A cerebral aneurysm (also known as an intracranial or intracerebral aneurysm) is a weak or thin spot on a blood vessel in the brain that balloons out and fills with blood. Cerebral aneurysms can occur anywhere in the brain; very often they are found on the large arteries at the base of the brain at the points where arteries branch off. Although cerebral (brain) aneurysms are much more common in adults than in children, they can occur in anyone and at any age.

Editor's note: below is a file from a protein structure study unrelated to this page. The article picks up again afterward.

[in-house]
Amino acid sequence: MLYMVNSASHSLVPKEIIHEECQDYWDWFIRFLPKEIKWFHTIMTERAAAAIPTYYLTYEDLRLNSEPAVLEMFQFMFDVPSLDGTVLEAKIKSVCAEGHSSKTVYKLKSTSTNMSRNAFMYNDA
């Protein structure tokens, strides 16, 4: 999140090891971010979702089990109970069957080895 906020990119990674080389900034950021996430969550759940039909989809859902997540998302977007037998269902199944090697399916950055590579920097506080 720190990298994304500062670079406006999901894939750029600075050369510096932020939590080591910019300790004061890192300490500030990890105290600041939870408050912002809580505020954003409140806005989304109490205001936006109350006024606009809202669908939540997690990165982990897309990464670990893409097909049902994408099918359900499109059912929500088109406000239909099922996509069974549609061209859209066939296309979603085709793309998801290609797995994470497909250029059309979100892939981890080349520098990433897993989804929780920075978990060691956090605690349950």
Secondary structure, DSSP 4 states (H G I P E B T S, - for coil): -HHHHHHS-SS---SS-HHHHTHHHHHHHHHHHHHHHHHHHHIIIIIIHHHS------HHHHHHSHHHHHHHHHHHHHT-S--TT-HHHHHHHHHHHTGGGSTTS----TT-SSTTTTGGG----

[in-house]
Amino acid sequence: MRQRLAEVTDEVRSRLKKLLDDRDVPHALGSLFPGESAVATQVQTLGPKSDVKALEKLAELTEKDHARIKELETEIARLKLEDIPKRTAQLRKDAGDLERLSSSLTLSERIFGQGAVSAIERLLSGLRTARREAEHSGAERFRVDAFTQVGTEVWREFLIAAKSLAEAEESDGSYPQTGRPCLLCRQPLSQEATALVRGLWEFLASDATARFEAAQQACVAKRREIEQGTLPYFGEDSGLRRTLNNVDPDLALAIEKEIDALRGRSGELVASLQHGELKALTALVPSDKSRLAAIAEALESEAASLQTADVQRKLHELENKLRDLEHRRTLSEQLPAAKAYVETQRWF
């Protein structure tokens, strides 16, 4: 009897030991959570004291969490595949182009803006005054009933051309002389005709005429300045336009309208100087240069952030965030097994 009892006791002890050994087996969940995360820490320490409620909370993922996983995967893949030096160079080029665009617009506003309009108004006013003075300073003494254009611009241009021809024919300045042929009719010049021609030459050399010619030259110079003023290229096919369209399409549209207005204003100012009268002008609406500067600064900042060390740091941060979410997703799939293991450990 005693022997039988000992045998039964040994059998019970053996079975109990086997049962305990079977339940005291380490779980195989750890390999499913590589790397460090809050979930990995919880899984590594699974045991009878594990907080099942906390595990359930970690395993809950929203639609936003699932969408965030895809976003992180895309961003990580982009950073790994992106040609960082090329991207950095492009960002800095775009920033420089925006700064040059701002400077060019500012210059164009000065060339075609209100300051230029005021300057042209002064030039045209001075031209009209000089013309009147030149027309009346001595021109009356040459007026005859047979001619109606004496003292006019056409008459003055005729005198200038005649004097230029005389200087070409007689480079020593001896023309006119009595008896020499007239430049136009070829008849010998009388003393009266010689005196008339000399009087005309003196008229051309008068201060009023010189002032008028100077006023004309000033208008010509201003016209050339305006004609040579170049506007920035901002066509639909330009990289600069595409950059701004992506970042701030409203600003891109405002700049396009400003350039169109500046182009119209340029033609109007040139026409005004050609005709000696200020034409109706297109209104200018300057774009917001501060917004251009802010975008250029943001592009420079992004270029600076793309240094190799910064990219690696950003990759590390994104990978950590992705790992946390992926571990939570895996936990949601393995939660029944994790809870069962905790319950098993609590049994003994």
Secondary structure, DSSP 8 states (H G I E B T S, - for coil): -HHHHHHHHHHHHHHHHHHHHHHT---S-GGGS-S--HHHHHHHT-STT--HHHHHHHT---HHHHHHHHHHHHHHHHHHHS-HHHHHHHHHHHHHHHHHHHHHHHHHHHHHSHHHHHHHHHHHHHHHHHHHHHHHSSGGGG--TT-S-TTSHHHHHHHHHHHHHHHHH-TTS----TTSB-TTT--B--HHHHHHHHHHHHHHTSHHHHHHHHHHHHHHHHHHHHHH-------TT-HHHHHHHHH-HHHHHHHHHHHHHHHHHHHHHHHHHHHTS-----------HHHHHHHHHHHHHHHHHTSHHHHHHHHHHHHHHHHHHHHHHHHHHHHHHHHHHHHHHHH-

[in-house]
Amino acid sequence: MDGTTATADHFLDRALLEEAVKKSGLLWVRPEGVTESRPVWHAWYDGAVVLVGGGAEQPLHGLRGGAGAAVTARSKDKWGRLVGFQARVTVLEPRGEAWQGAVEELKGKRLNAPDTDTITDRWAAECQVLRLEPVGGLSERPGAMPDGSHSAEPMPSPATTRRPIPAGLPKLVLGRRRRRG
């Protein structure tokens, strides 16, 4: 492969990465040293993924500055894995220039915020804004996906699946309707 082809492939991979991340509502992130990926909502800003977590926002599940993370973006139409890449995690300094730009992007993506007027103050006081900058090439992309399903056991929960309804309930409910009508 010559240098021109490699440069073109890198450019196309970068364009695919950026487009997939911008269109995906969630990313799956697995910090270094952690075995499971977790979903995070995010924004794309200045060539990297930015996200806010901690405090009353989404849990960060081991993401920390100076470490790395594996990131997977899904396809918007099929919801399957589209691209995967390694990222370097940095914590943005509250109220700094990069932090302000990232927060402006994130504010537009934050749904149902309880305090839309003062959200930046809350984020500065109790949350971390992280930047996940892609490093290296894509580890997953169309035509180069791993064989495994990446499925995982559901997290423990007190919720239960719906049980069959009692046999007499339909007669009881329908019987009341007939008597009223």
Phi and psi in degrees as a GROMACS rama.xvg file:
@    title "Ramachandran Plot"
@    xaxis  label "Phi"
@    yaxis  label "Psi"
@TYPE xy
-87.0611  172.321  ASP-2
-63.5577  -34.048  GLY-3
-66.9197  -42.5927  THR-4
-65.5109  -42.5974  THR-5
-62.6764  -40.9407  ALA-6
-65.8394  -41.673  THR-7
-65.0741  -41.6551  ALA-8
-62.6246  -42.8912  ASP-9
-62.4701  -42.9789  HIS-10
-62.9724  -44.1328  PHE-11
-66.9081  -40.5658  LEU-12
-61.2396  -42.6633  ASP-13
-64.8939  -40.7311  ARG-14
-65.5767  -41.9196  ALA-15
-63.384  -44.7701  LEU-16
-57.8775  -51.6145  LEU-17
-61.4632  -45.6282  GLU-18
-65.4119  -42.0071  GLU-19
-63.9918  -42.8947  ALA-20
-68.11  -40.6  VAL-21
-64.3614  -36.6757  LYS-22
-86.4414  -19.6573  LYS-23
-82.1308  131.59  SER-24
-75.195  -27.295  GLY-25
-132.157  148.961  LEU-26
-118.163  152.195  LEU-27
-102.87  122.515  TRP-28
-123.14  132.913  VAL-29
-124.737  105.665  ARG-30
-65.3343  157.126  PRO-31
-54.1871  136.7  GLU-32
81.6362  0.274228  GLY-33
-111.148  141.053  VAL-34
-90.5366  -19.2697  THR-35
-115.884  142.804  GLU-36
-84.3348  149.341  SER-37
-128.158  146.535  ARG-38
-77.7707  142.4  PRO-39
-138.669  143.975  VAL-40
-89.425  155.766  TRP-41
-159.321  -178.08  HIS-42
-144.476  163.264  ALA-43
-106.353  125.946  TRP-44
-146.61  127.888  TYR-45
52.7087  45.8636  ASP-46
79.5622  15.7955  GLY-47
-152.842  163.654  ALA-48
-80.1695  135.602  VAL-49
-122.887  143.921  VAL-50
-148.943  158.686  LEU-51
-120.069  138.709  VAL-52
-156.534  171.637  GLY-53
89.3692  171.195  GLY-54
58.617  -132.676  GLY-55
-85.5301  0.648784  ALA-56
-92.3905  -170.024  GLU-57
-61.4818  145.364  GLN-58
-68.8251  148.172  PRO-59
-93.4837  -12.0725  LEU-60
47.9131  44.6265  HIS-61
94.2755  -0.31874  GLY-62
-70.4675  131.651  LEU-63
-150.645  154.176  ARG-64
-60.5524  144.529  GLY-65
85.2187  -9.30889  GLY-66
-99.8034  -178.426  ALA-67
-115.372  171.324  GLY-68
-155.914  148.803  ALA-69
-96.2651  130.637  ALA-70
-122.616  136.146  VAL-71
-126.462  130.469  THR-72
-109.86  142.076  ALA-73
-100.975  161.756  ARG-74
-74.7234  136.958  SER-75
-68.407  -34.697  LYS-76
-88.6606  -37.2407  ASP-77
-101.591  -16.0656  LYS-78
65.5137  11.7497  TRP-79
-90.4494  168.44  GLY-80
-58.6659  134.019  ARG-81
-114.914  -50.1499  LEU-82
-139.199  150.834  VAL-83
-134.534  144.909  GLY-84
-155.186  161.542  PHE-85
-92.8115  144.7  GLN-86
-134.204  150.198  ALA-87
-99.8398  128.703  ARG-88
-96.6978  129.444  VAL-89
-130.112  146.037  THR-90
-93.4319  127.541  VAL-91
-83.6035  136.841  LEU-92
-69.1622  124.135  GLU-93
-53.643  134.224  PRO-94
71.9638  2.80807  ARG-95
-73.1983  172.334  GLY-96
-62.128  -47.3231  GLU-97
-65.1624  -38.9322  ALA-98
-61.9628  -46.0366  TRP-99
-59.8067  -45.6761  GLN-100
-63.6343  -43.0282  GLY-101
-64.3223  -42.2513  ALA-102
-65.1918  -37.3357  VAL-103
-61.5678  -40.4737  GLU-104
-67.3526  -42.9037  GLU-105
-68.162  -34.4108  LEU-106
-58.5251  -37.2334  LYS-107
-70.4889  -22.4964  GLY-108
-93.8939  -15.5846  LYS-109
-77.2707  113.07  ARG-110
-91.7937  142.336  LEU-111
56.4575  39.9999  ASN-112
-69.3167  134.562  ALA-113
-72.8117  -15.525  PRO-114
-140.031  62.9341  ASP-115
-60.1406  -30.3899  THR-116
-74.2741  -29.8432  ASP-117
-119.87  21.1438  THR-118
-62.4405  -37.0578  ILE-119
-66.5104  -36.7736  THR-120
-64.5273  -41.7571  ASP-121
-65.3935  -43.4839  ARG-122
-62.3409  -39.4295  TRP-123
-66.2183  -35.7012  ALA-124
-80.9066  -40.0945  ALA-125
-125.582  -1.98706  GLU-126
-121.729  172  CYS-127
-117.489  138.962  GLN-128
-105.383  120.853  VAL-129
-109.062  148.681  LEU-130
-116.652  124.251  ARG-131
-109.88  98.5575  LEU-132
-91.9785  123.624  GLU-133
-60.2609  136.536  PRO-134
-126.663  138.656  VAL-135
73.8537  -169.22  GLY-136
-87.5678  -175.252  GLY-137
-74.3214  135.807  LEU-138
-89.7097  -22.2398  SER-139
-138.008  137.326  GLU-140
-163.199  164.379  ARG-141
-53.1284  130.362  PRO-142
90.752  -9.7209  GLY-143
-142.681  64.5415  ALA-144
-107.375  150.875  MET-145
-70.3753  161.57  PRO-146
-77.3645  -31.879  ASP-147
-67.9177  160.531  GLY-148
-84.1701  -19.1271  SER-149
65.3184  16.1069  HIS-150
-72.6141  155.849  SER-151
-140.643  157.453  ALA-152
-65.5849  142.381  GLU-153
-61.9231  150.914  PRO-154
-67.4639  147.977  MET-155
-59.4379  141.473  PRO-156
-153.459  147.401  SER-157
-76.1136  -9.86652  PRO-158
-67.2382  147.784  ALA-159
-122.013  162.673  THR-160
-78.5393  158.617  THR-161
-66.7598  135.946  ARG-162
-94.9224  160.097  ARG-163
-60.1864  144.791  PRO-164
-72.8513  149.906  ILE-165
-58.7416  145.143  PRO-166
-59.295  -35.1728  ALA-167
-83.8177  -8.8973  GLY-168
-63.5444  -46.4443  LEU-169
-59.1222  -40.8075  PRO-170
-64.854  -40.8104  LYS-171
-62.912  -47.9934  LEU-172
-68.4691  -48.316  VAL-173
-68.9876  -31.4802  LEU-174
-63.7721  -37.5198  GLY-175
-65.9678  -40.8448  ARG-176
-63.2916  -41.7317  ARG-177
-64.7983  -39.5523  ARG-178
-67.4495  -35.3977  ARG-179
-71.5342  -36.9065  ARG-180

Some cerebral aneurysms, particularly those that are very small, do not bleed or cause other problems. Small aneurysms are less than 11 millimeters in diameter (about the size of a standard pencil eraser), larger aneurysms are 11–25 millimeters (about the size of a dime), and giant aneurysms are greater than 25 millimeters in diameter (more than the size of a quarter).